But political attitudes determined by genes, or determined before birth? I really don’t think so. That’s a matter of what information we get or for that matter don’t get as we go on living. Again, see the big change i went through.

    The notion that a good idea inevitably rise to the surface takes no account of the fact that the dissemination of ideas, good or bad, is an increasingly centralized process, controlled by forces whose very interest increasingly means the suppression of good ideas, because these might threaten their rule. I have seen good ideas increasingly suppressed and replaced by bad ideas, indeed often by versions of what used to be the good ideas which are totally twisted, perverted, and changed in such a basic way that they are unrecognizable, as with the notion of socialism, Marx’s analysis of capitalism, democracy,…..

  • I just saw the movies Rampage and Rampage: Capital Punishment and I thought of this forum again. If you haven’t seen it, you should. It’s atypical of an Uwe Boll movie. Paul, you may appreciate it (the second one particularly) since it fits with some of your comments about violence.

    The purpose of DNA when you talk about genes is to be transcribed into messenger RNA (mRNA), and the purpose of mRNA is to be translated into proteins. That’s it. DNA and RNA representing genes don’t have any other function generally speaking. It’s the proteins that fold into complex shapes and go off to do different functions. These proteins interact with other proteins, DNA, RNA, and small molecules to complex assemblies of systems that then replicate in compartments called cells. We observe this and we call it life (and it’s obvious when you’re looking at viruses or bacteria how it happens). And of course, in so-callled “higher” organisms, these cells form tissues, and the hierarchy extends into organs, organisms, populations, etc.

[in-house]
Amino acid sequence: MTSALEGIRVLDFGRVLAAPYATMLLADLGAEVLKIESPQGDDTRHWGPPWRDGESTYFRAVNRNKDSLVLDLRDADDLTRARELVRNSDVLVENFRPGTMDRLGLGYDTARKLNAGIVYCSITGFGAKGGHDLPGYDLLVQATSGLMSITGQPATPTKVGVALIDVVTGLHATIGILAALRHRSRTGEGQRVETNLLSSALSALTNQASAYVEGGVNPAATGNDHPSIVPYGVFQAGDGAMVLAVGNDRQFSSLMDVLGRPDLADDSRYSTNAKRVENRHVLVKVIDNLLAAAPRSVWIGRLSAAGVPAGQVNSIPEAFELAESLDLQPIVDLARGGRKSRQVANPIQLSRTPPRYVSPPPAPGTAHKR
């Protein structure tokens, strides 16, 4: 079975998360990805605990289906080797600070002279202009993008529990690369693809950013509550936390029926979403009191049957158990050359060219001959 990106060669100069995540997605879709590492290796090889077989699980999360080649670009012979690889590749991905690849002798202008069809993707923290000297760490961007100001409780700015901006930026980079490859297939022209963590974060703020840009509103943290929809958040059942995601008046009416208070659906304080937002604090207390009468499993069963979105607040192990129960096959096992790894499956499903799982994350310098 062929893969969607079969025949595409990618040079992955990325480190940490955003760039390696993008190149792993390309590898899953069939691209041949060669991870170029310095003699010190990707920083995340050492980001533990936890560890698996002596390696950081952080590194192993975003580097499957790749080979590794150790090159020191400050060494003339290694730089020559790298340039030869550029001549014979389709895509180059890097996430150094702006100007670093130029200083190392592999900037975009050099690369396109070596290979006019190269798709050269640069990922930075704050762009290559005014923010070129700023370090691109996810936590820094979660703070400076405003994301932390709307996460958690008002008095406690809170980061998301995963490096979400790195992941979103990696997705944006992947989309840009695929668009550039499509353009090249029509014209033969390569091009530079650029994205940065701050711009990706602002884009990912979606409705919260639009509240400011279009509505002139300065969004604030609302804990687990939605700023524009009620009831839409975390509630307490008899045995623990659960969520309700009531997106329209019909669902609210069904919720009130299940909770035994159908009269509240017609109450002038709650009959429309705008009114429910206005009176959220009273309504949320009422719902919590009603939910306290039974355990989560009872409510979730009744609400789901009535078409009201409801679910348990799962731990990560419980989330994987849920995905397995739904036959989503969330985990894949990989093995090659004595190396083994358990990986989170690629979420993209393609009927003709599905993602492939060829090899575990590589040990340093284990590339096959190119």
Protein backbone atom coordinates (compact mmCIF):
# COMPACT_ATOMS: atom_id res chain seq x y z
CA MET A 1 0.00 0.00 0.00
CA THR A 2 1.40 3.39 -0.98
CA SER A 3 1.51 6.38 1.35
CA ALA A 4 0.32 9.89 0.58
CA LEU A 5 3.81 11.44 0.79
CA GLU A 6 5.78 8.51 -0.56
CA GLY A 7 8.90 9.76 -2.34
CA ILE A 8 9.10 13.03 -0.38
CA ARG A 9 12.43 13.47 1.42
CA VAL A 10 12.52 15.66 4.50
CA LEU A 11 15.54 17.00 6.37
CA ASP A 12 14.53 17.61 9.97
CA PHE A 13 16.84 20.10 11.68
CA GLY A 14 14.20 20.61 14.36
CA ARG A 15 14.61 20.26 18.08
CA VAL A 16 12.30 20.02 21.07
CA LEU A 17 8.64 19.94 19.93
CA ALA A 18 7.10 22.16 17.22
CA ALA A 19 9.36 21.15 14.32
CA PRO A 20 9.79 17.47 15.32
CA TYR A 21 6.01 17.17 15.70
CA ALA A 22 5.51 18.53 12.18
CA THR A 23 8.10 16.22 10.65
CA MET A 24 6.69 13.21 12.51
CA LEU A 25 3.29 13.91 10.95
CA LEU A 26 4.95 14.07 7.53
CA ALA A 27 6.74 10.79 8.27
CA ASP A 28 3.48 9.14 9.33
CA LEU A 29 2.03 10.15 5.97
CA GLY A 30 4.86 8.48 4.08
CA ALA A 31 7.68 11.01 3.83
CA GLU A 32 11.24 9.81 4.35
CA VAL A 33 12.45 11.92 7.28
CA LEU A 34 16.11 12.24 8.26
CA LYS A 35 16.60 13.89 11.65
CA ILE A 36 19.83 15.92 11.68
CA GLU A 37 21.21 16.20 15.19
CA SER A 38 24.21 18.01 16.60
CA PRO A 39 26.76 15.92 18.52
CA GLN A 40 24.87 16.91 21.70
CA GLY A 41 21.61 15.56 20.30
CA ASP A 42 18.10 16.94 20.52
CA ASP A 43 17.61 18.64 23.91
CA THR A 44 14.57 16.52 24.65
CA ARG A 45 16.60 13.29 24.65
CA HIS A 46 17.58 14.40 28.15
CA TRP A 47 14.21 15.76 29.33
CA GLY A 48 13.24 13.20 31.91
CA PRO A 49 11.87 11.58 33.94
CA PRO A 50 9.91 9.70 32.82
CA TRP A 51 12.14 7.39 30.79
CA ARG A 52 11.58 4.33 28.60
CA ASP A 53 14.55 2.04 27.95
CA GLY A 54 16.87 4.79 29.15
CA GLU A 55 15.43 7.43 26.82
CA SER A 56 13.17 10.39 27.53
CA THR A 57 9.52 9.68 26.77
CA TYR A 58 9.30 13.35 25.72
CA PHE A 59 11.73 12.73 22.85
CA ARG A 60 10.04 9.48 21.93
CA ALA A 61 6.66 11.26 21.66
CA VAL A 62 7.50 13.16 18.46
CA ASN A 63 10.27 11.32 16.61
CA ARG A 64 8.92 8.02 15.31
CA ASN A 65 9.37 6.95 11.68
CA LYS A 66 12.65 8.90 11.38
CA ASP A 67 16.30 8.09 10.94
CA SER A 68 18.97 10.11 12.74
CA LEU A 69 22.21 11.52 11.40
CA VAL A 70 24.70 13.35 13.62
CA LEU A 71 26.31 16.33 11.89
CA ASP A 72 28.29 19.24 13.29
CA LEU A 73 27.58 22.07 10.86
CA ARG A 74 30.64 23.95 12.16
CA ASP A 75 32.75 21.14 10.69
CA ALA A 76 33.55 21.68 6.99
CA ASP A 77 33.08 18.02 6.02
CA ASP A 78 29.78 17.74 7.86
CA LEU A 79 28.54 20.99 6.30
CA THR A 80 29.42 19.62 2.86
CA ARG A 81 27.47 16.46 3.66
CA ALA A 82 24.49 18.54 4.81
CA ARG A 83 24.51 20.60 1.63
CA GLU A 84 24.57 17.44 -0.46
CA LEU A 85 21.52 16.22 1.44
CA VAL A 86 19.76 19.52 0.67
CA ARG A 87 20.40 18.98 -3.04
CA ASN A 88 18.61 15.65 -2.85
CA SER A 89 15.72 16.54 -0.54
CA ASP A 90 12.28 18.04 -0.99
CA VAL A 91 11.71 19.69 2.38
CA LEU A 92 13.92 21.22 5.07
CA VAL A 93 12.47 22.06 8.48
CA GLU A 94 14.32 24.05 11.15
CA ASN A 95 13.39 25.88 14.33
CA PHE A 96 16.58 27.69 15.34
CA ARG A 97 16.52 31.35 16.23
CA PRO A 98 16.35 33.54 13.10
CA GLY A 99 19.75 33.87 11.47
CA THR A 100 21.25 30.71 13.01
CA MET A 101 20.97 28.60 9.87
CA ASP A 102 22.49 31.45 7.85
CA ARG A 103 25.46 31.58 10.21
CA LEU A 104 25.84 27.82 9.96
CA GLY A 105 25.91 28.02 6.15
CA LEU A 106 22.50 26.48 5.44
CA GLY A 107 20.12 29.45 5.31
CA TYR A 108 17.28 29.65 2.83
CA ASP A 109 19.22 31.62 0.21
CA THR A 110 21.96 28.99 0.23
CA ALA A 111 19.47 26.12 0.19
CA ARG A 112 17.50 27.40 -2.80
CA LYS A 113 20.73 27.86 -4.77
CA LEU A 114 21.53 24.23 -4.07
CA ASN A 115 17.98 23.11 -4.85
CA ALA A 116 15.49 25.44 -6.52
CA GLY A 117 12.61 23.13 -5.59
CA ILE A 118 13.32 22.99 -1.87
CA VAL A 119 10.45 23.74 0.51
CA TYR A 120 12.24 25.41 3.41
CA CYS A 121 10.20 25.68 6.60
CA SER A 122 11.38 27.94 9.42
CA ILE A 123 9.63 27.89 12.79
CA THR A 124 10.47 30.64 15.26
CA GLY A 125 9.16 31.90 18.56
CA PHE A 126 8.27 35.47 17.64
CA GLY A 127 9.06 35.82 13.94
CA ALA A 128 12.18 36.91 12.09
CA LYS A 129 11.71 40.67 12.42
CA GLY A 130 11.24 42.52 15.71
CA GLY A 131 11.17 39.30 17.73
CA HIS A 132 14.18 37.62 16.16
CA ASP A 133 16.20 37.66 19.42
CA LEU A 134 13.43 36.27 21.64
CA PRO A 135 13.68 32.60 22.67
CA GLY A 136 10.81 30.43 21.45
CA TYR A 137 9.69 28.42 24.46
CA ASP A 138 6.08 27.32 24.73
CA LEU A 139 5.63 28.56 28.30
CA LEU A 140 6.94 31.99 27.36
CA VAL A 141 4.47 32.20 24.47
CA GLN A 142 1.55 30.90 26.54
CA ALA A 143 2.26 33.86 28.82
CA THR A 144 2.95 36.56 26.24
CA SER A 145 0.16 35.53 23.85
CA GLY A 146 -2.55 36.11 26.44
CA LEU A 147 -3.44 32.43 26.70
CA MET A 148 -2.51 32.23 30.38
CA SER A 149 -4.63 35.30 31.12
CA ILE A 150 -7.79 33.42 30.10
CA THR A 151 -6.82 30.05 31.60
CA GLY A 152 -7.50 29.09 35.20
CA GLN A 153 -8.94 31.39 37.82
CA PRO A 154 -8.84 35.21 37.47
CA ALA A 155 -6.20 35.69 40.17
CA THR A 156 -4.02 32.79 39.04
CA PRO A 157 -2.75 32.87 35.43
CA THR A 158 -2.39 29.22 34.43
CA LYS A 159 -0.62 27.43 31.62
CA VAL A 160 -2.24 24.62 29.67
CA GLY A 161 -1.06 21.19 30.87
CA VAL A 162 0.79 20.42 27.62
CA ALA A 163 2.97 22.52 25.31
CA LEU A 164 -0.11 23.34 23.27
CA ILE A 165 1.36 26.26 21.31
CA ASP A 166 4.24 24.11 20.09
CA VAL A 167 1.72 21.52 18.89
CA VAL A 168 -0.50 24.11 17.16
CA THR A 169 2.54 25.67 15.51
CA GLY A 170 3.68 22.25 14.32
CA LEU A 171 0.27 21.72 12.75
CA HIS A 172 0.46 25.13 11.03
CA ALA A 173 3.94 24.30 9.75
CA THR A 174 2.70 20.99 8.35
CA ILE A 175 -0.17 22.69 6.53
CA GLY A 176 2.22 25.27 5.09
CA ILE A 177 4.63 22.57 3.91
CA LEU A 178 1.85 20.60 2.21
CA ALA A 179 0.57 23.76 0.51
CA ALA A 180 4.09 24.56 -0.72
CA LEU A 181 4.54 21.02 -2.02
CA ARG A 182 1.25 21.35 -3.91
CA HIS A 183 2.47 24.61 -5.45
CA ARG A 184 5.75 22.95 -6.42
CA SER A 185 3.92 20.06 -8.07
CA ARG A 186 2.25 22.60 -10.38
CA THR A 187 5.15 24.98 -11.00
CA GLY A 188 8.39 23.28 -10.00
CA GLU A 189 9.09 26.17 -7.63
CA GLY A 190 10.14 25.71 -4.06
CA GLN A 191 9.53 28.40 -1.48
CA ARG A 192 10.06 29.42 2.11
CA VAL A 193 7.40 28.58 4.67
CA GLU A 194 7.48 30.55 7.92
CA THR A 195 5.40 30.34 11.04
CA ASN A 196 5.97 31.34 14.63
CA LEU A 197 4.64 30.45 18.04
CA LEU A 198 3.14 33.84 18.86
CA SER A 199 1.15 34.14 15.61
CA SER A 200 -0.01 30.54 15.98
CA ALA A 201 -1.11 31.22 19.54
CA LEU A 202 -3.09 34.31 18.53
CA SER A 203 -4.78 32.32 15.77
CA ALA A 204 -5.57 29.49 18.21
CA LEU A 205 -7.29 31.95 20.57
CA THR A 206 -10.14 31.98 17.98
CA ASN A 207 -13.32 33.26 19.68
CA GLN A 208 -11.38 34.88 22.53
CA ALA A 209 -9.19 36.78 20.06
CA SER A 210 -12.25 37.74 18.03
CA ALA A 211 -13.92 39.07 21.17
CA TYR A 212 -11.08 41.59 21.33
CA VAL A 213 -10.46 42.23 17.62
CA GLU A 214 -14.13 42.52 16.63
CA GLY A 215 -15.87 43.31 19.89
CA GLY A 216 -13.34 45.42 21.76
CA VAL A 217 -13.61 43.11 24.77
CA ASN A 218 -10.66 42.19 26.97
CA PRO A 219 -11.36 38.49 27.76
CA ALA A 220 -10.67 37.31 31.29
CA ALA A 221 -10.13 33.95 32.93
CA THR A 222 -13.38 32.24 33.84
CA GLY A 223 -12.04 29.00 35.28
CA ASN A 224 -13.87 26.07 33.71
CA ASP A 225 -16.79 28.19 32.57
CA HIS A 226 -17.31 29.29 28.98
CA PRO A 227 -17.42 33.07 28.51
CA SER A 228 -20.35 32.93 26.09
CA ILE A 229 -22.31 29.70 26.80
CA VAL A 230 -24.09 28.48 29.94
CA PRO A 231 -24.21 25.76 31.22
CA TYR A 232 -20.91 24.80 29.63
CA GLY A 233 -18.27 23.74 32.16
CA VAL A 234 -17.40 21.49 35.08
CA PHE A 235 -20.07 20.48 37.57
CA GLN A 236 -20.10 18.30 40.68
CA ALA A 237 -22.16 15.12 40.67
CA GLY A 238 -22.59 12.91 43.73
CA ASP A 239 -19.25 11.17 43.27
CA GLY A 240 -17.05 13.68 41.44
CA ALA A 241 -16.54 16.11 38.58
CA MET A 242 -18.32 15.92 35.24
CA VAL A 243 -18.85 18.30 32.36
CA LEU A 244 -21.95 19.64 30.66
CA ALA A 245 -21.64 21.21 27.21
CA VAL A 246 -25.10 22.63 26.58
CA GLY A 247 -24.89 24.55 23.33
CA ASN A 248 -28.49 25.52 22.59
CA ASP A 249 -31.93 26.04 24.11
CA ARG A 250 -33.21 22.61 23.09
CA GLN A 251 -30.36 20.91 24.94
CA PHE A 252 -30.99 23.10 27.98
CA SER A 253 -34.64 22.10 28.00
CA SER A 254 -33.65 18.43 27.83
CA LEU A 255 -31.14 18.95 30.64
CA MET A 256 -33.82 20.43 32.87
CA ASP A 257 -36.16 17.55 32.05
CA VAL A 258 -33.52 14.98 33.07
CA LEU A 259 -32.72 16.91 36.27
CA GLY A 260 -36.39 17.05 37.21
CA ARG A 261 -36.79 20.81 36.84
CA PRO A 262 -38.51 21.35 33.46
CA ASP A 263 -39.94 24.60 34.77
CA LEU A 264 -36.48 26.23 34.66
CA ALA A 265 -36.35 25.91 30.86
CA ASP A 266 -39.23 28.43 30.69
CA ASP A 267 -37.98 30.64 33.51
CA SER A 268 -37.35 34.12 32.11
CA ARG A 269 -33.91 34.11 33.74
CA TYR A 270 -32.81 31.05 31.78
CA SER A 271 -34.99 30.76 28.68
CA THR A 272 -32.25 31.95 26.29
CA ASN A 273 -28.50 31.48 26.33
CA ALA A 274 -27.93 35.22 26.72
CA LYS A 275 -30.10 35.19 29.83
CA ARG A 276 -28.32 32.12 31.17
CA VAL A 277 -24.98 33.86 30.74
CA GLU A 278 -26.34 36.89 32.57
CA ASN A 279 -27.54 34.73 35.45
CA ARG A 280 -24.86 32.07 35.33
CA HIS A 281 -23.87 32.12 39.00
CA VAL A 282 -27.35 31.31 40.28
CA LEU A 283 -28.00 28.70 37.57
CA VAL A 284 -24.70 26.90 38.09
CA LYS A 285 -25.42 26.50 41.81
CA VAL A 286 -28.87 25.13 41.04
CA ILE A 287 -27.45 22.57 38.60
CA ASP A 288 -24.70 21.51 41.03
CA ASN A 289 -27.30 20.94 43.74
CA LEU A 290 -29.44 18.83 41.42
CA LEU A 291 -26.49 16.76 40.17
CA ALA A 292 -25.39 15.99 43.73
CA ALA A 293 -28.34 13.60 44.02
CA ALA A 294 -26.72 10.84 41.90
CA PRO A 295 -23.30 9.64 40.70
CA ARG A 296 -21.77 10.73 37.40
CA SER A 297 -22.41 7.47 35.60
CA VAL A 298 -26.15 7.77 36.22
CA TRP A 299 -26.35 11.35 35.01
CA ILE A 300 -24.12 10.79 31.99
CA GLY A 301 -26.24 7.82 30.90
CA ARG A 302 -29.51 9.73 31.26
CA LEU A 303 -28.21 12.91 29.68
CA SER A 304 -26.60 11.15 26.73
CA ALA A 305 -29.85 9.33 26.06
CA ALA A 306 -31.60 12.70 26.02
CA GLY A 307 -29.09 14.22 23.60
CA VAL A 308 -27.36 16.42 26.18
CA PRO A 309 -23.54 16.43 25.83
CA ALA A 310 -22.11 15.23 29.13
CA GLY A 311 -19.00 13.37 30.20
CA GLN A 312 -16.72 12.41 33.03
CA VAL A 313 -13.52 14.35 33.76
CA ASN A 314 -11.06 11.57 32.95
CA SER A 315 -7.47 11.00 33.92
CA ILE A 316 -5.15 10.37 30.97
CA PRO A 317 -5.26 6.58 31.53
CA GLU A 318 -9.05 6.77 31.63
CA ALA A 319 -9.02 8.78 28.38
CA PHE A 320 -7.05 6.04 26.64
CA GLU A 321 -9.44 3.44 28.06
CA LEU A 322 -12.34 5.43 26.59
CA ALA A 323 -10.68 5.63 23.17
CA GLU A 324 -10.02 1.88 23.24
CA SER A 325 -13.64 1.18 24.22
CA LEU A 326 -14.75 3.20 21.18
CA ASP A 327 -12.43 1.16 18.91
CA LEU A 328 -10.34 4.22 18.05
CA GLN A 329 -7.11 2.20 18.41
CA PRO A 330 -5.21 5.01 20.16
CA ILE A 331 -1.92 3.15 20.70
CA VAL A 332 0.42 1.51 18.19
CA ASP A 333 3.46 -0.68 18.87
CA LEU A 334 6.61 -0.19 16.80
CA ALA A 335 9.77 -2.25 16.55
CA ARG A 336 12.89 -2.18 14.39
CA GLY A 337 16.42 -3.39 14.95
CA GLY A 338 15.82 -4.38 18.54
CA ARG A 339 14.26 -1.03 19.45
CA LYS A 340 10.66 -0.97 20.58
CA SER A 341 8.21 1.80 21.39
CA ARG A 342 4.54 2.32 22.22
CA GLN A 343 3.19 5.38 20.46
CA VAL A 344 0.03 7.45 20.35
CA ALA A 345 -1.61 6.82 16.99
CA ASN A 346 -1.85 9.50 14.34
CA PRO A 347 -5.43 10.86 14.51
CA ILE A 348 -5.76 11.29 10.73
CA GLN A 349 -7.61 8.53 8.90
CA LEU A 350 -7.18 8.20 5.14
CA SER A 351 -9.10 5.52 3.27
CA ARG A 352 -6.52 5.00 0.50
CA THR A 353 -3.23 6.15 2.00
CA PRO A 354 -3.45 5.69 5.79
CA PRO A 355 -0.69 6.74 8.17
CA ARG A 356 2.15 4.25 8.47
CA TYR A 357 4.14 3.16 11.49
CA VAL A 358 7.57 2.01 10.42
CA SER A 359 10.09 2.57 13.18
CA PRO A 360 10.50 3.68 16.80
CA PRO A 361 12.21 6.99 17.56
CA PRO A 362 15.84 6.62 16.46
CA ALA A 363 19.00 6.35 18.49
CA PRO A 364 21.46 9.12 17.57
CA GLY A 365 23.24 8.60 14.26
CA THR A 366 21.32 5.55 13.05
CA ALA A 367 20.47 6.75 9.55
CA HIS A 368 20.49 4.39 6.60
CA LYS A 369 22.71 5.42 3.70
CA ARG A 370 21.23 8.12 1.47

Evolution (mutation and selection) operates on all these levels.

    The feedbacks in biological systems are similar to the feedbacks observed in the Earth systems, including the climate systems. A gene made up of DNA is transcribed into mRNA which is translated into a protein which then transcribes the DNA to make RNA – this is the primordial feedback that I think constitutes life (as it has evolved on this planet). A single protein by itself is a complex system of interacting atoms (i.e., it is the simplest example of a complex systems) and follows what I’d say are “the laws of chaos.”

    The above operations are always happening, even as I type this—zillions of proteins are interacting to enable me to do this. But genetics could mean hereditary (as in traits inherited from your parents) or just the normal day to day operation of cells (also controlled by genetics, but not necessarily the genes that get passed on when you reproduce). This is generally referred to as epigenetics but that also has a specific meaning. Because geneticists don’t clarify what they mean when they say “genetics” (whether something is hereditary or epigenetic), there is a lot of confusion.

    As a geneticist, I don’t believe in genetic determinism much: the more complex the system of interacting biological objects we’re talking about, the less likely that genetic predisposition will play a role and the more likely that it is the environment that dictates behaviour. This is due to the chaotic nature of these trajectories (sensitive to initial conditions). Just recently there was a study published showing that most cancers don’t have a genetic basis and this is for a disease that sometimes does have a strong genetic component (see: http://edition.cnn.com/2015/01/02/health/cancer-random-mutation/index.html). And in general, the search for genes for complex behaviour has never produced simple answers and have resulted in numerous falsifications. Since science is always changing, this view too could change, but I’ve yet to see causal evidence proving otherwise.

    Chaos/complexity is what it’s about, once you get beyond the physics. The trajectory we’re on is most likely an unfortunate occurrence of a chaotic system gone awry and heading towards collapse or stagnation. It’s pure chance. Yes, there are points we can now identify with hindsight and say the trajectory could’ve gone another way, but that’s after the fact. It’s hard to predict the behaviour of these systems, let alone determine them. Yet a butterfly flapping its wings could end up causing ecological collapse—these are robust yet fragile systems. Humans are trying to impose their will upon these systems that have evolved over billions of years. We can either go with the flow or against it, and I think we’re here because we’re facing the consequences of going against the flow.

  • Discerning ‘blissful ignorance’ in our time